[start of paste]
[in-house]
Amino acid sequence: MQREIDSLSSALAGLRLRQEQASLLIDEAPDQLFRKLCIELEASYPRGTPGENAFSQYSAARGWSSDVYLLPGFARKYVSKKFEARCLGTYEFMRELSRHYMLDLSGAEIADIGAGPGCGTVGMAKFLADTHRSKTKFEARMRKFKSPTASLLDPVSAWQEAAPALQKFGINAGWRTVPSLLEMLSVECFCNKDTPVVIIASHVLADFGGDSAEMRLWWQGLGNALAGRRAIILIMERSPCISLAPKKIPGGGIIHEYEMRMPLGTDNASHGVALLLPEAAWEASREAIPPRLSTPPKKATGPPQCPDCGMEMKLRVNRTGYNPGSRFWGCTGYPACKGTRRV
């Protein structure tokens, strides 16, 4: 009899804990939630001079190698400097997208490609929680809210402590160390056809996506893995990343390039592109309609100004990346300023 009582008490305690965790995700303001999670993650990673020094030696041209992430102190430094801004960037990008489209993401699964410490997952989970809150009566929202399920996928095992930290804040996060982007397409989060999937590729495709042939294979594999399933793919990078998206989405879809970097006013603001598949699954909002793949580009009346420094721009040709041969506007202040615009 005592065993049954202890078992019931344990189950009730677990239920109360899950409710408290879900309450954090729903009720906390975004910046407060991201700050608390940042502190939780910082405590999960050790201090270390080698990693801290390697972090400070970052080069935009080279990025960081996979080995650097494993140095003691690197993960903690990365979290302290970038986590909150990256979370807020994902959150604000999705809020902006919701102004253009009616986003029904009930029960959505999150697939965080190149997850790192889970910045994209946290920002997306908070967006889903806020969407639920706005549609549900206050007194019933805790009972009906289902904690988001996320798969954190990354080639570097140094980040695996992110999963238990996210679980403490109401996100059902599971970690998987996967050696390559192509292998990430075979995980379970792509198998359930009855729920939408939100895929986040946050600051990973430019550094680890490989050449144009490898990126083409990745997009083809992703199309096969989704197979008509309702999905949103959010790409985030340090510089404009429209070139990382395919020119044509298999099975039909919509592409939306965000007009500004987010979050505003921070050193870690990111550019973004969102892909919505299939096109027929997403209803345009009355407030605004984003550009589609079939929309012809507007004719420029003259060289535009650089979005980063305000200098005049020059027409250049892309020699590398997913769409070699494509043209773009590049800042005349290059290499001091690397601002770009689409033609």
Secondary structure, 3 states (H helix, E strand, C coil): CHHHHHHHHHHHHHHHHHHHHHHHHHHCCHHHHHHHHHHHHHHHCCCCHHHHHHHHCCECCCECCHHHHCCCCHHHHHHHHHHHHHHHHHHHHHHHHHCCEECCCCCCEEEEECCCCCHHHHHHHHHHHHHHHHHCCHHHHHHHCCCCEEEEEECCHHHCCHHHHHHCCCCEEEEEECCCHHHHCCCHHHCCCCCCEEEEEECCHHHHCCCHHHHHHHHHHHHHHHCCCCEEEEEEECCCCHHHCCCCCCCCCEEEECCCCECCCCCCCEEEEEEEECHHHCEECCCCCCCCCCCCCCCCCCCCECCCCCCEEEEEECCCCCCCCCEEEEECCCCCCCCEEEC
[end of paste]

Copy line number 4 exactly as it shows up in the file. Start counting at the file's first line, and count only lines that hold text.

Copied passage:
Secondary structure, 3 states (H helix, E strand, C coil): CHHHHHHHHHHHHHHHHHHHHHHHHHHCCHHHHHHHHHHHHHHHCCCCHHHHHHHHCCECCCECCHHHHCCCCHHHHHHHHHHHHHHHHHHHHHHHHHCCEECCCCCCEEEEECCCCCHHHHHHHHHHHHHHHHHCCHHHHHHHCCCCEEEEEECCHHHCCHHHHHHCCCCEEEEEECCCHHHHCCCHHHCCCCCCEEEEEECCHHHHCCCHHHHHHHHHHHHHHHCCCCEEEEEEECCCCHHHCCCCCCCCCEEEECCCCECCCCCCCEEEEEEEECHHHCEECCCCCCCCCCCCCCCCCCCCECCCCCCEEEEEECCCCCCCCCEEEEECCCCCCCCEEEC